Time Served: 10 Years
Steven Linscott was convicted of the murder of his neighbor. The victim was found in 1980 in her apartment. She had been brutally attacked and sexually assaulted. Linscott gave statements to the police during their investigation, telling them that he had had a dream the night of the incident. His dream had details that mirrored the crime. Based on the interviews with police, Linscott was arrested and tried for the rape and murder of his neighbor.
Presented at Linscott’s trial was forensic testimony that hairs from the crime scene were “consistent” and “similar” to his hair standards. Because there is not adequate empirical data on the frequency of various class characteristics in human hair, an analyst’s assertion that hairs are consistent or similar is inherently prejudicial and lacks probative value.
The jury convicted Linscott of the murder but acquitted him of rape. He was sentenced to forty years in prison. The prosecution based their case on the “dream statement” that Linscott had provided. His statements paralleled the crime in several ways. In the dream the victim had been beaten badly with a long and thin weapon, and she had died in a passive position. The victim had been found with many wounds, the weapon a tire iron, and she had been found with her hands in a Hindu position signifying passive acceptance of death (DOJ). Additionally, conventional serology on the semen samples did not exclude Linscott and hair comparisons showed that Linscott’s hair was consistent with those found at the scene. Initial DNA testing was inconclusive.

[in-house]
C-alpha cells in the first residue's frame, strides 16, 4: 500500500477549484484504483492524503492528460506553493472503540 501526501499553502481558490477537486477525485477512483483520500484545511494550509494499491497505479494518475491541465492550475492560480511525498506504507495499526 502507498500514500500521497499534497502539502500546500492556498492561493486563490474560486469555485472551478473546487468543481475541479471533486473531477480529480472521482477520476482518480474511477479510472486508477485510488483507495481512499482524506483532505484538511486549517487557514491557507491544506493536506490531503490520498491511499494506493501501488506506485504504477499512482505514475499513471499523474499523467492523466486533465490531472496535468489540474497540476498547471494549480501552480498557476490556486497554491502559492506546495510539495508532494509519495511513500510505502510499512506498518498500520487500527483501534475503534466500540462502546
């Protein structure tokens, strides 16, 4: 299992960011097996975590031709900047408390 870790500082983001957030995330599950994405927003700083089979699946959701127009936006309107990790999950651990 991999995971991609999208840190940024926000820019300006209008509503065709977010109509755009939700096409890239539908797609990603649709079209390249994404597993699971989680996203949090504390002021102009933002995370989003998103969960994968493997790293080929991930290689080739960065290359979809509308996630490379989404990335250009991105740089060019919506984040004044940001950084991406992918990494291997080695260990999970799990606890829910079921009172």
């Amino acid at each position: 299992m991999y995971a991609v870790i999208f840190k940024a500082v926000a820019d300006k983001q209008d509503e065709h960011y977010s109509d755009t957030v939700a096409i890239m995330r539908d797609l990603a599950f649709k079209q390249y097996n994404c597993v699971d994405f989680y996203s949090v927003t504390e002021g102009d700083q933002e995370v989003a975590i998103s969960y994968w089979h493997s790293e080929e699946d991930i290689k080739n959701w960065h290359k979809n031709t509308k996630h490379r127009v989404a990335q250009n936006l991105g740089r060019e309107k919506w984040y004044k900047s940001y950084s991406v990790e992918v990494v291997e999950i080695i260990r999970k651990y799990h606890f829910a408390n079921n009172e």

Linscott’s case was overturned in 1985 and the prosecution appealed. Linscott, meanwhile, was released on bond. The Illinois Supreme Court of Illinois remanded the case to the appellate court, where the subject of testing the hair evidence was raised. A hair expert testified that, using forty characteristics, he could narrow the odds of inclusion to 1 in 4,500 people. He had, however, only tested between eight and twelve characteristics in this case and could not remember which characteristics they were. Because of the lack of empirical data, it is invalid for an analyst to characterize whether hair consistency is a rare or common event. In 1987, citing this testimony and problems with the closing statements at trial, the appellate court again overturned Linscott’s conviction. The Supreme Court upheld the lower court’s decision and granted a new trial.
The prosecution decided to submit the physical evidence for more DNA testing. The results excluded Linscott as the depositor of the semen found in the victim. Based on these results, the prosecution decided not to try Linscott again. He had served three years in prison and had been on bond for seven.
Charge: Murder, Rape
Sentence: 40 Years
Incident Date: 10/04/80
Conviction Date: 06/16/82
Exoneration Date: 07/15/92
Served: 10 Years
Race of Defendant: Caucasian
Race of Victim: Caucasian
Status: Exonerated by DNA
Contributing Causes of Conviction: False Confessions or Admissions, Government Misconduct, Unvalidated or Improper Forensic Science
Type of Forensic Science Problem: Hair Analysis
Type of Crime: Homicide Related, Sex Crimes
Death Penalty Case: no
Accused Plead Guilty: No
The Alternative Perpetrator Identified: No
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